Dr. James D. Whitley, general medical practitioner and author, whose writings are of acknowledged value to the profession and whose labors as physician and surgeon have been so successful as to rank him with the ablest representatives of the profession in Petersburg and central Illinois, was born in Halifax, Yorkshire, England, on the 28th of February, 1844. His father, Eli Whitley, also a native of Halifax, came to America in 1846 and established his home in New York city. He was a pattern maker by trade and for many years was connected, in that capacity, with the Novelty Iron Works of New York. His wife died during the great cholera epidemic in this country, in 1849. In the family were three children.
Dr. Whitley started out in life on his own account when only twelve years of age, without money or influential friends, and that his career has been characterized by steady progression and success is due to the exercise of his native ability, his unremitting diligence and laudable ambition, which has prompted him to find in each transition stage of his career opportunity for further advancement. In his youth he was employed at farm labor in Logan county, Illinois, but desiring to enter professional life, he commenced the study of medicine in 1861 under Dr. Samuel Sargeant, a practicing physician of Lincoln, Illinois. The following year, however, his studies were interrupted by his enlistment in the Union army. He joined the One Hundred and Sixth Illinois Regiment, Colonel R. B. Latham commanding, on the 12th of August, 1862. He was mustered in at Lincoln, Illinois, as a drummer boy, being then but eighteen years of age, and went first to Kentucky. He served in Missouri and Tennessee and was also at Little Rock, Arkansas. A considerable portion of the time was given to guarding railroads. He was present at the fall of Vicksburg and saw varied service during the three years of his military experience. When the regiment steward, a few months after his enlistment, was taken ill, Dr. Whitley was appointed to that position and later was placed on detached service in the general hospital at Pine Bluff, Arkansas, in the capacity of chief clerk. Subsequently he was given charge of the dispensary and was finally made acting assistant surgeon, in charge of the guard house and detached forces, so serving until August, 1865, when the war having ended he was honorably discharged.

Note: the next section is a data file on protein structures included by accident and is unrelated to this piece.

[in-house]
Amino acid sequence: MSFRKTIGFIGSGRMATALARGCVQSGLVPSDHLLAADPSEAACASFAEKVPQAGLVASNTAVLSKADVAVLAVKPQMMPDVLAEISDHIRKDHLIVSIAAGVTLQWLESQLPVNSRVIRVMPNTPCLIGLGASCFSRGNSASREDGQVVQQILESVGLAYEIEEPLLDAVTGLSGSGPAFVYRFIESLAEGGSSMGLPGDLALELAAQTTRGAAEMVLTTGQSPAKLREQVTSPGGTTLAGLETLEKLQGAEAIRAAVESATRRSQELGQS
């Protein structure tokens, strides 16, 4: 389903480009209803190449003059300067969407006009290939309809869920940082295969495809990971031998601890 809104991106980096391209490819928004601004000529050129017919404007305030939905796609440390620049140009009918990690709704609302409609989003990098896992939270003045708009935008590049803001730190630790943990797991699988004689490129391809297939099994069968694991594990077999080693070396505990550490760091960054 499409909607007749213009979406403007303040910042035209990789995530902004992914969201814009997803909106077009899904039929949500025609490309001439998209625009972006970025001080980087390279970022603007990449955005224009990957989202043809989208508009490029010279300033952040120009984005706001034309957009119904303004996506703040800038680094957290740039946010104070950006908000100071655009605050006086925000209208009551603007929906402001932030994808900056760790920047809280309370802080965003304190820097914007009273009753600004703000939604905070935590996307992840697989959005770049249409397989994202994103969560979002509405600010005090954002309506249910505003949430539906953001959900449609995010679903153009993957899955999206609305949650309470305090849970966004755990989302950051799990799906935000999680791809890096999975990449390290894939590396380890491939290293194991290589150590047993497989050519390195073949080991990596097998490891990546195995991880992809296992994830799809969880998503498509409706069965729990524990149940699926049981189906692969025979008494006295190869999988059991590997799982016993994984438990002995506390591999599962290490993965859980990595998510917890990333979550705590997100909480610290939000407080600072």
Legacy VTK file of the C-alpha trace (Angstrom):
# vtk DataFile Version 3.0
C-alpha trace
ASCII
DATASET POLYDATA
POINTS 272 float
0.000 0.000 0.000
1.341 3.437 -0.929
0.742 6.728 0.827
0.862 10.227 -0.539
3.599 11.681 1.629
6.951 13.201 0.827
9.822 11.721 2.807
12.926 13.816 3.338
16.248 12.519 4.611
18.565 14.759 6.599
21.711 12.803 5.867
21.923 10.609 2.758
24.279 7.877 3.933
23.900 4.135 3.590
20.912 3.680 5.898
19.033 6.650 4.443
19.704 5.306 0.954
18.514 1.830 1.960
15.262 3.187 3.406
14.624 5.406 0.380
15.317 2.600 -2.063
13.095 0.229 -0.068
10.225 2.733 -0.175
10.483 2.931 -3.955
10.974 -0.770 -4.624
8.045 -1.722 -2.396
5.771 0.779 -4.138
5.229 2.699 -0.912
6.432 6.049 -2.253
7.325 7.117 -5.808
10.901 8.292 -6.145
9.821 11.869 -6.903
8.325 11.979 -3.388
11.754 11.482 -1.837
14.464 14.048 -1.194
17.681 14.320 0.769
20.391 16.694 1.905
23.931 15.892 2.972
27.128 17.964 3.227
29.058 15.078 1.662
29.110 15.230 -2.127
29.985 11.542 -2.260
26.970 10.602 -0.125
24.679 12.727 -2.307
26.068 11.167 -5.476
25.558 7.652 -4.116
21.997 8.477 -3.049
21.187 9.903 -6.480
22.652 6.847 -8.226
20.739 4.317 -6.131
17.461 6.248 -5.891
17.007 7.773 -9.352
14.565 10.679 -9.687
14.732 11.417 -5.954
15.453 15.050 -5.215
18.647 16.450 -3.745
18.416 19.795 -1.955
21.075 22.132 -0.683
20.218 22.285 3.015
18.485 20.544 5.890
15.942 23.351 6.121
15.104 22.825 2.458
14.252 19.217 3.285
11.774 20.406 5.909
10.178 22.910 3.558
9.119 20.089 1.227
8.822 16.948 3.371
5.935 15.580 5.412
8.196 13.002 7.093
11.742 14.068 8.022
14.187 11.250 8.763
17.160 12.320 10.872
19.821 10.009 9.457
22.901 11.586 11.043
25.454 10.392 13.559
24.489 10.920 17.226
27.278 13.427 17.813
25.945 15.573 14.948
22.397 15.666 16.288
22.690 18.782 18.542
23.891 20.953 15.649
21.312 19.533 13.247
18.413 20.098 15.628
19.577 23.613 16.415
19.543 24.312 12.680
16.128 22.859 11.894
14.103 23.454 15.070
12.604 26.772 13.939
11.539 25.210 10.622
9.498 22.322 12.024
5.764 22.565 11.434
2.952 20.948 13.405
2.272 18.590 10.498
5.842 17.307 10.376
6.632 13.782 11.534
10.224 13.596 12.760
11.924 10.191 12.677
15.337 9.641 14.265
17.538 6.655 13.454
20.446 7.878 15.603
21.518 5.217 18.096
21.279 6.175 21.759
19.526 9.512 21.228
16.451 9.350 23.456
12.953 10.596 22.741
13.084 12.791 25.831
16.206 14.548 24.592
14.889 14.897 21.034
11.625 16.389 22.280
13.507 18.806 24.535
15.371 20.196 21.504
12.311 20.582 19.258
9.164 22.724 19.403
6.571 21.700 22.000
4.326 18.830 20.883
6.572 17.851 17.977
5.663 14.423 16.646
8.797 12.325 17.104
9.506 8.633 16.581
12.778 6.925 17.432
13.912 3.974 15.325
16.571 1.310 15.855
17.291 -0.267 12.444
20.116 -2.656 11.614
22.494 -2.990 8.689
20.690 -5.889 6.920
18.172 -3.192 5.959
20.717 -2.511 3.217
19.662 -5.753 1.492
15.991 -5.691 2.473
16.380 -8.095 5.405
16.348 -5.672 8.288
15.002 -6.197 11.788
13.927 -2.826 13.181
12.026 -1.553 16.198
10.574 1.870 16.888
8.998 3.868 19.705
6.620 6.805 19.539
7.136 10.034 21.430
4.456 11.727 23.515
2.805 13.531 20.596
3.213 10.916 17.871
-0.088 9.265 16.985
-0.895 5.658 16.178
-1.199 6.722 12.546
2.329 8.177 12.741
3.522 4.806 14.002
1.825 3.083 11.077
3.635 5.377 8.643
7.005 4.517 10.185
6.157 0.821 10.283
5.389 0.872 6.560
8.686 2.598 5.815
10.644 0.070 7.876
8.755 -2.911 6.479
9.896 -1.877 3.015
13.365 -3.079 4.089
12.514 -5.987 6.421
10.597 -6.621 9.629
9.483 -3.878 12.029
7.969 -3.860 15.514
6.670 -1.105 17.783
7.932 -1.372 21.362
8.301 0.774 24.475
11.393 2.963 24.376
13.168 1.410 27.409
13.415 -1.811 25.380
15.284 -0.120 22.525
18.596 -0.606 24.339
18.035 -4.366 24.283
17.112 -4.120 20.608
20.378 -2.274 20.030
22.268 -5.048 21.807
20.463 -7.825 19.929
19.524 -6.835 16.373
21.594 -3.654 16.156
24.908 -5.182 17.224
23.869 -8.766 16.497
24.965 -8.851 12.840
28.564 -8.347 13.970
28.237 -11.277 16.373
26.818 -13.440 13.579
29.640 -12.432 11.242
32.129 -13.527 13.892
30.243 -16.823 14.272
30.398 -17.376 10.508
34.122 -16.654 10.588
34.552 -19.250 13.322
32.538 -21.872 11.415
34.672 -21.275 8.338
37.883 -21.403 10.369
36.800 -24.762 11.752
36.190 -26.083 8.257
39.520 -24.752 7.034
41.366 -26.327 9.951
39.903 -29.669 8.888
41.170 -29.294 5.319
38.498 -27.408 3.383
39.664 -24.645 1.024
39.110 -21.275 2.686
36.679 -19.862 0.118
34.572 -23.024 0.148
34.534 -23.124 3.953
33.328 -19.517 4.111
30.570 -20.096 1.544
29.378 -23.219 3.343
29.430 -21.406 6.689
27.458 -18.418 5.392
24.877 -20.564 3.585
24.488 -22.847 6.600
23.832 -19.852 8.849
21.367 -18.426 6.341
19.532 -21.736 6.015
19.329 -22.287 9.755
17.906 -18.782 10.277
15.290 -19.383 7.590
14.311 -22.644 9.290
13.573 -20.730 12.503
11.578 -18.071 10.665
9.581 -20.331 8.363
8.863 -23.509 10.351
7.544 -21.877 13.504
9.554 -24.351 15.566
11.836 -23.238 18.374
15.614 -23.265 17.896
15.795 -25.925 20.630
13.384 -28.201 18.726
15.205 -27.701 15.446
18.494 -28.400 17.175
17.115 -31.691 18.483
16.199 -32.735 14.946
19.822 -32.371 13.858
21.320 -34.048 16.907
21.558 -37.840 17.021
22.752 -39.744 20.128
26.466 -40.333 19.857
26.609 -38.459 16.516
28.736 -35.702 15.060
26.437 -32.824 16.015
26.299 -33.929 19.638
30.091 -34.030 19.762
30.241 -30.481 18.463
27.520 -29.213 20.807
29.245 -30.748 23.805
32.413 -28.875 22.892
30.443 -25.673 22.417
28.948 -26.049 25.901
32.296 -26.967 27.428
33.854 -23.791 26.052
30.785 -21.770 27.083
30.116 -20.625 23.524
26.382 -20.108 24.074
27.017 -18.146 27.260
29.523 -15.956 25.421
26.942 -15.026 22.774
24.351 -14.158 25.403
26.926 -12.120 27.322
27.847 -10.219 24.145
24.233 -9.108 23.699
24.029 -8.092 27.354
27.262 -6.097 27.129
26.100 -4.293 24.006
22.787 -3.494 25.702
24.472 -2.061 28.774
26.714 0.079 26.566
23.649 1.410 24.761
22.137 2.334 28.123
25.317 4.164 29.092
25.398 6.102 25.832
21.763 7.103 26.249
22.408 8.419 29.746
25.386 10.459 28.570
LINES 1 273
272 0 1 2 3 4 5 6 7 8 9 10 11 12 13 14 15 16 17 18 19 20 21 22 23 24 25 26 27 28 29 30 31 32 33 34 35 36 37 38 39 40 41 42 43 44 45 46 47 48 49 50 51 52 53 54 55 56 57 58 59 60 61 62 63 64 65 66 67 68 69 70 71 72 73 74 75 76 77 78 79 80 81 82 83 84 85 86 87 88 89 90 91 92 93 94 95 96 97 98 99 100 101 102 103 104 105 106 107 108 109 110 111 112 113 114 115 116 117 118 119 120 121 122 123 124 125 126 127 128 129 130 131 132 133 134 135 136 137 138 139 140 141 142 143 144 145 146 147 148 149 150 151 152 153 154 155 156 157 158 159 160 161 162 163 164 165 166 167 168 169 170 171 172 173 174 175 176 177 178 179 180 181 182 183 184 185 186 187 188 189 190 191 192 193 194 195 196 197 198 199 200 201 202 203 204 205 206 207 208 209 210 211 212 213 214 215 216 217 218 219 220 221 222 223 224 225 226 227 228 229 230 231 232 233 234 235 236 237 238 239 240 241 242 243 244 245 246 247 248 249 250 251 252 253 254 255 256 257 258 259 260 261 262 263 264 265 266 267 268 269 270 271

Dr. Whitley's hospital service, while with the army, proved an excellent training school for his professional career, bringing to him much valuable, practical experience. Upon his return home he resumed the study of medicine and in the winter of 1865-6 he pursued a course of lectures in Rush Medical College. Later he came to Petersburg, Menard county, where he opened an office, but soon removed to Robinson's Mills, where he was appointed postmaster. Subsequently he established his home at Oakford, building the first residence there in 1872. He named the town in honor of William Oakford, of the Oakford-Fahnstock Company, wholesale grocers of Peoria, Illinois. He met with fair success in his practice in the little village which he established and in 1873 he returned to Rush Medical College, where he was graduated in February, 1874. Returning then to Oakford, he continued in practice there until July, 1879, when he again came to Petersburg, where he has since remained, and in the broader field which the county seat affords, he has so directed his labors that they have proved of great value to his fellow men, while the profession acknowledges his ability, which is based upon thorough and conscientious preparation and unfaltering devotion to the responsible duties which devolve upon the physician.